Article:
Frederick says his main plans are to ensure that the university operates efficiently and with the most up-to-date technology. He also wants to increase graduation and retention rates. “Our students are expecting better use of technology and we have to provide that instruction in a more efficient manner and in a different manner. That means flip classrooms and more online content,” he said. “My other main thrust around that is to make sure that the supporting arenas around the educational product are running more efficiently whether it’s IT, whether it’s administration, all of those are being looked at right now.”
Even with this many goals for the university, Frederick, said he has not yet made a decision to present himself as a candidate for president. “I’d be humbled if I were to be the 17th president of the university. Right now I’m really focused on seeing them through this transition, but any opportunity to serve Howard University is an honour.”
What is an hbcu?
Historically black colleges and universities are tertiary institutions founded before 1964 which were established to serve the black American community. There are more than 100 HBCUs in the US. The most recent edition of US News & World Report’s Best Colleges Report ranked Howard University as the third best HBCU. First and second were Atlanta, Georgia-based Spelman and Morehouse Colleges respectively.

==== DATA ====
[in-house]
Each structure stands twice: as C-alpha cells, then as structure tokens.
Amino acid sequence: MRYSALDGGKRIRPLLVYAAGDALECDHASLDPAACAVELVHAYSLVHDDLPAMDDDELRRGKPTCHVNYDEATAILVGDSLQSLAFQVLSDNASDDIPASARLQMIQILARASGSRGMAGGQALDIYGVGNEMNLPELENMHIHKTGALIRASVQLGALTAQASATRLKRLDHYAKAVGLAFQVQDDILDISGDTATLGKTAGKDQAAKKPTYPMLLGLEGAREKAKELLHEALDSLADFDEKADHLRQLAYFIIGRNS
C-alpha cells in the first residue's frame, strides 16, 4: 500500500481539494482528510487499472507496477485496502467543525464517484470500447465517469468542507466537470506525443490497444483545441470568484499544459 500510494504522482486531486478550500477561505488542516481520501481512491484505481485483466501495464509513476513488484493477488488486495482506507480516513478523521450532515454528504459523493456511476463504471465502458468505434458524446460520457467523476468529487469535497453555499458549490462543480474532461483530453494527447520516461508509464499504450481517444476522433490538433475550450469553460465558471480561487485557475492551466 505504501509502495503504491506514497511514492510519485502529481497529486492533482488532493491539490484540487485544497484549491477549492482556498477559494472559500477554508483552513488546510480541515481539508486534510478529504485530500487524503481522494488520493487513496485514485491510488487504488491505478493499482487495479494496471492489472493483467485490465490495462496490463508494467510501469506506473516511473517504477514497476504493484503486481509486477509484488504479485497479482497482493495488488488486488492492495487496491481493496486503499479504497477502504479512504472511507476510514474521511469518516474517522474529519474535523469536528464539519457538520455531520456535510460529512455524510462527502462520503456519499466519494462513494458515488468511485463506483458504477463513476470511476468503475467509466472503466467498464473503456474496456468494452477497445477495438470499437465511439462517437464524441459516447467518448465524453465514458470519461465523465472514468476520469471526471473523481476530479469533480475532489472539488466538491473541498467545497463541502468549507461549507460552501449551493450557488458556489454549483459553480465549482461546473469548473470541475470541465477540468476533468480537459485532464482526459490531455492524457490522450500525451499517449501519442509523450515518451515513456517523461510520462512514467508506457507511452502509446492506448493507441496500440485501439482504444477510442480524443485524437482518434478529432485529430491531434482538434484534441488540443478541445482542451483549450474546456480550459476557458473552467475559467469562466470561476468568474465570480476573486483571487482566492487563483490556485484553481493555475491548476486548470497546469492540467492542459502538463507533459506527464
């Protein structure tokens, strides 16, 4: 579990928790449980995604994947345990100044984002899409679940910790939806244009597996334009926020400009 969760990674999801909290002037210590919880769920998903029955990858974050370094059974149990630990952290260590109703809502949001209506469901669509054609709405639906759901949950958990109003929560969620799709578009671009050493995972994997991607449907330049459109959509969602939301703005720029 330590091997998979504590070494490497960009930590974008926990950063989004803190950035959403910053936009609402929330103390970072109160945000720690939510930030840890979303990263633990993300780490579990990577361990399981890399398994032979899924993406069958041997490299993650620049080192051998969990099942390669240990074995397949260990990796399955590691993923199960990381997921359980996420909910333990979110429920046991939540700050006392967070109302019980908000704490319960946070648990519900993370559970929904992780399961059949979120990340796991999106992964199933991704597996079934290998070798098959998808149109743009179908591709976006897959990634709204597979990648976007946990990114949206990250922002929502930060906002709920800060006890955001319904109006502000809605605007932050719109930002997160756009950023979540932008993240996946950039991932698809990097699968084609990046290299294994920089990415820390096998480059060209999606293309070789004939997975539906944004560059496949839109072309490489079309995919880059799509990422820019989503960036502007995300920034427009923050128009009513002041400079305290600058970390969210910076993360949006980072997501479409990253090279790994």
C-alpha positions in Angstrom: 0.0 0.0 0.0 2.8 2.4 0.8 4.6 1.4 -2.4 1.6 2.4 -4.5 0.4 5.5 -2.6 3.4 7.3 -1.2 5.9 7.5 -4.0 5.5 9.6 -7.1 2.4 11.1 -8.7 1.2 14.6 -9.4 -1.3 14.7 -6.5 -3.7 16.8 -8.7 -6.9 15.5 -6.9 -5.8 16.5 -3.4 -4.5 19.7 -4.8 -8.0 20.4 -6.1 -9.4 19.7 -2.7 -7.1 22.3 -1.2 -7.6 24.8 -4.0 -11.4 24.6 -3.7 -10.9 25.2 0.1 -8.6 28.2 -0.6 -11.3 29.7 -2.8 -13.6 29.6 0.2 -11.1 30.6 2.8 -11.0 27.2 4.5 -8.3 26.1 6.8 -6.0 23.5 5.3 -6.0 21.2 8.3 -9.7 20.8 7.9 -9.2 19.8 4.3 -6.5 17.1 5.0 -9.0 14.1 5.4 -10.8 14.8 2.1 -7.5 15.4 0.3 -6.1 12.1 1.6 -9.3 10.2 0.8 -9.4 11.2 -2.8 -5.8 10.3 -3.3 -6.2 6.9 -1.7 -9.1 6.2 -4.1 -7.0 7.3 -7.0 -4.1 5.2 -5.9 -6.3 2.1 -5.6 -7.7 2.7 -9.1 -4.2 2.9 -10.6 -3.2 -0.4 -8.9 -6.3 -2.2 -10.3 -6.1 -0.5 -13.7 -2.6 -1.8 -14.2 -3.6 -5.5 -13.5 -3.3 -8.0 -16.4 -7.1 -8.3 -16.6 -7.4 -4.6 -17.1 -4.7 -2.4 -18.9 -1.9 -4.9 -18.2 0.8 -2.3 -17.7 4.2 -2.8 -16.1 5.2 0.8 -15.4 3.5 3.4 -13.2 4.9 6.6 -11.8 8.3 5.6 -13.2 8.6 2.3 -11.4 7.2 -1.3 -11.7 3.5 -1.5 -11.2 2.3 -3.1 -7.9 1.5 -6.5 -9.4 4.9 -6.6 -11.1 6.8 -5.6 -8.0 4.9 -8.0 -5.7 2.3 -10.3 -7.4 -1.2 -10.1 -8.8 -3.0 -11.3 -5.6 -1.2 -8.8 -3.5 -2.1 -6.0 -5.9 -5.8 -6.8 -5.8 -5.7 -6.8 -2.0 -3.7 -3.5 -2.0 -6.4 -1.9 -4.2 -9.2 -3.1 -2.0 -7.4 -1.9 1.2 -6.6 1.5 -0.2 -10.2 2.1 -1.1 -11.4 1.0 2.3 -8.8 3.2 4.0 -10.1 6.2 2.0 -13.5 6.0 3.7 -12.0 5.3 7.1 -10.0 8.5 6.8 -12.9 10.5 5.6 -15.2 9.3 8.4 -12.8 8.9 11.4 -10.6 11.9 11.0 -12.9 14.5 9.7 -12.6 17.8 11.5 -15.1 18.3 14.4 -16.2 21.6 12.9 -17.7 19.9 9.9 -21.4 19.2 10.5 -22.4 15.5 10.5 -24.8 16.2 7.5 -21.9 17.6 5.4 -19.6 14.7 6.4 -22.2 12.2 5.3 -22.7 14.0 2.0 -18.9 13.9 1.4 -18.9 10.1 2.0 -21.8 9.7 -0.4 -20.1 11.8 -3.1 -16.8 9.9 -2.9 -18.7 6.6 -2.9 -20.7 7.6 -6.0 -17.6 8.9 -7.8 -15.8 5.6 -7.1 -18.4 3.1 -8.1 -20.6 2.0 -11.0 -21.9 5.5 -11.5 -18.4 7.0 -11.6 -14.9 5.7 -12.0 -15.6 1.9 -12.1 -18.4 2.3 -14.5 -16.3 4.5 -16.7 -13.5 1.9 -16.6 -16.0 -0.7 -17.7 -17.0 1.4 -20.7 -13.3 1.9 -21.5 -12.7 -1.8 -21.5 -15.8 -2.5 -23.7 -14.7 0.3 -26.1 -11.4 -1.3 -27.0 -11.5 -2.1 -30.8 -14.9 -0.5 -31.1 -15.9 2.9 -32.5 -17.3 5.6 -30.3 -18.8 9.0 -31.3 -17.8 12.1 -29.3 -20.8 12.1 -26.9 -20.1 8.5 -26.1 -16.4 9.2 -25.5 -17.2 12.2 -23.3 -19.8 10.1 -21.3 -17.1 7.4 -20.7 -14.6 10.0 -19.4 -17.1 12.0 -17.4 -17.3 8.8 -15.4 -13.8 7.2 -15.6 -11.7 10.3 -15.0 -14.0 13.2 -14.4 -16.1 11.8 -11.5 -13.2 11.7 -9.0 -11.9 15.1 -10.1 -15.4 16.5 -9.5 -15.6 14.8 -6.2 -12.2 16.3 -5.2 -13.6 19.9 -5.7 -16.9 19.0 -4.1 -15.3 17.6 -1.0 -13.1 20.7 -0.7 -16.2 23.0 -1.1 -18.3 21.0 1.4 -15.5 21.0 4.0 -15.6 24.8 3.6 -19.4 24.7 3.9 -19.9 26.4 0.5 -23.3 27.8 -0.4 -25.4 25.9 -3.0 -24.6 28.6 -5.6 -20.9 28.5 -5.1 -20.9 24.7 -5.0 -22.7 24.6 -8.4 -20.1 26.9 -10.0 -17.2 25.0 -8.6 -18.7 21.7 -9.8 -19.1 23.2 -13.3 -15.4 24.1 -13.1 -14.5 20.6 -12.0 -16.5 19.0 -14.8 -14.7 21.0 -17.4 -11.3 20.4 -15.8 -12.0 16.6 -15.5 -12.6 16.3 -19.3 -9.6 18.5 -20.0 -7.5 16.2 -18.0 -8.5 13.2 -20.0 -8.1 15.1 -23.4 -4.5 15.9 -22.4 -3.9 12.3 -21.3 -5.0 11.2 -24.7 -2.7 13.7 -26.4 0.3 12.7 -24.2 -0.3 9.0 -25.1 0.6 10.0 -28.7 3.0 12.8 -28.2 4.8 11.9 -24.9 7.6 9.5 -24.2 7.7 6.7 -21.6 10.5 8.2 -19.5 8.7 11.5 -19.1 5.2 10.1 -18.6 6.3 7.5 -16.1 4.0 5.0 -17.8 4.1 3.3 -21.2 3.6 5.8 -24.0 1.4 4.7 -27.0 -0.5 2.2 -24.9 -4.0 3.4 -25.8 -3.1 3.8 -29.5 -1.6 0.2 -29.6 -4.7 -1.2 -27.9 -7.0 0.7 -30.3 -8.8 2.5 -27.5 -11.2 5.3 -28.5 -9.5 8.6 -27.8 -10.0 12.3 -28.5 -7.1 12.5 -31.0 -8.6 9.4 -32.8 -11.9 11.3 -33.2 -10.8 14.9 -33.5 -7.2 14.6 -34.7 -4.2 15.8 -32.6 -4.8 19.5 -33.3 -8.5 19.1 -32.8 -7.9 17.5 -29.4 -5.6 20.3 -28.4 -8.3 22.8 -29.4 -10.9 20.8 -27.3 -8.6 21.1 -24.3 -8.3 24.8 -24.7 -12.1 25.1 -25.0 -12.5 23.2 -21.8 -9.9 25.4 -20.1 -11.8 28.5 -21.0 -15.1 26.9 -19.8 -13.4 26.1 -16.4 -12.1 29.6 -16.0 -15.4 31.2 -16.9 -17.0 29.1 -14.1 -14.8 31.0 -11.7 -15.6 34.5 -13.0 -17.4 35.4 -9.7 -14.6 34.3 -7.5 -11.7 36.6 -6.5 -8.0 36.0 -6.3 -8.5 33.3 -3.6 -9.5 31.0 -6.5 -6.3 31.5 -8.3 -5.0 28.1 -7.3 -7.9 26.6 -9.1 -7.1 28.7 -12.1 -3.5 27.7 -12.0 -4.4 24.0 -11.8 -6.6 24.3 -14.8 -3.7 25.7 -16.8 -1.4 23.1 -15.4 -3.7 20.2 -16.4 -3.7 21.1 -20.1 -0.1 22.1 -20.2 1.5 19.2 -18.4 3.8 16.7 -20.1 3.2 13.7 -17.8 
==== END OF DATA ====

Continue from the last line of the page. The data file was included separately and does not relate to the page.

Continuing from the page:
Notable Caribbean HU alumni:
Dr Eric Williams—T&T’s first prime minister was a professor of history at Howard from 1939-1944.
Kwame Ture—Trinidad—born civil rights activist and icon of the Black Power movement graduated from Howard in 1964 with a degree in philosophy.
Dr Keith Mitchell—The former president of Grenada earned his master’s degree from Howard in 1975.
Shaka Hislop—Former national goalkeeper graduated with an engineering degree from Howard in 1992.
Michelle Cross-Fenty—Current Inter-American Development Bank representative for T&T. Cross-Fenty graduated from Howard Law School and is of Jamaican heritage.
Howard University is a private, research university founded in 1867. Howard is comprised of 13 schools and colleges. Students pursue studies in more than 120 areas leading to undergraduate, graduate and professional degrees.
Since 1998, the University has produced two Rhodes Scholars, two Truman Scholars, a Marshall Scholar, 30 Fulbright Scholars and 11 Pickering Fellows. Howard also produces more on campus African-American PhD recipients than any other university in the US.
Notable alumni include the first African American Supreme Court Justice and civil rights activist Thurgood Marshall, Nobel laureate Toni Morrison, actors Phylicia Raashad and Ossie Davis and singers Roberta Flack and Meshell Ndegeocello.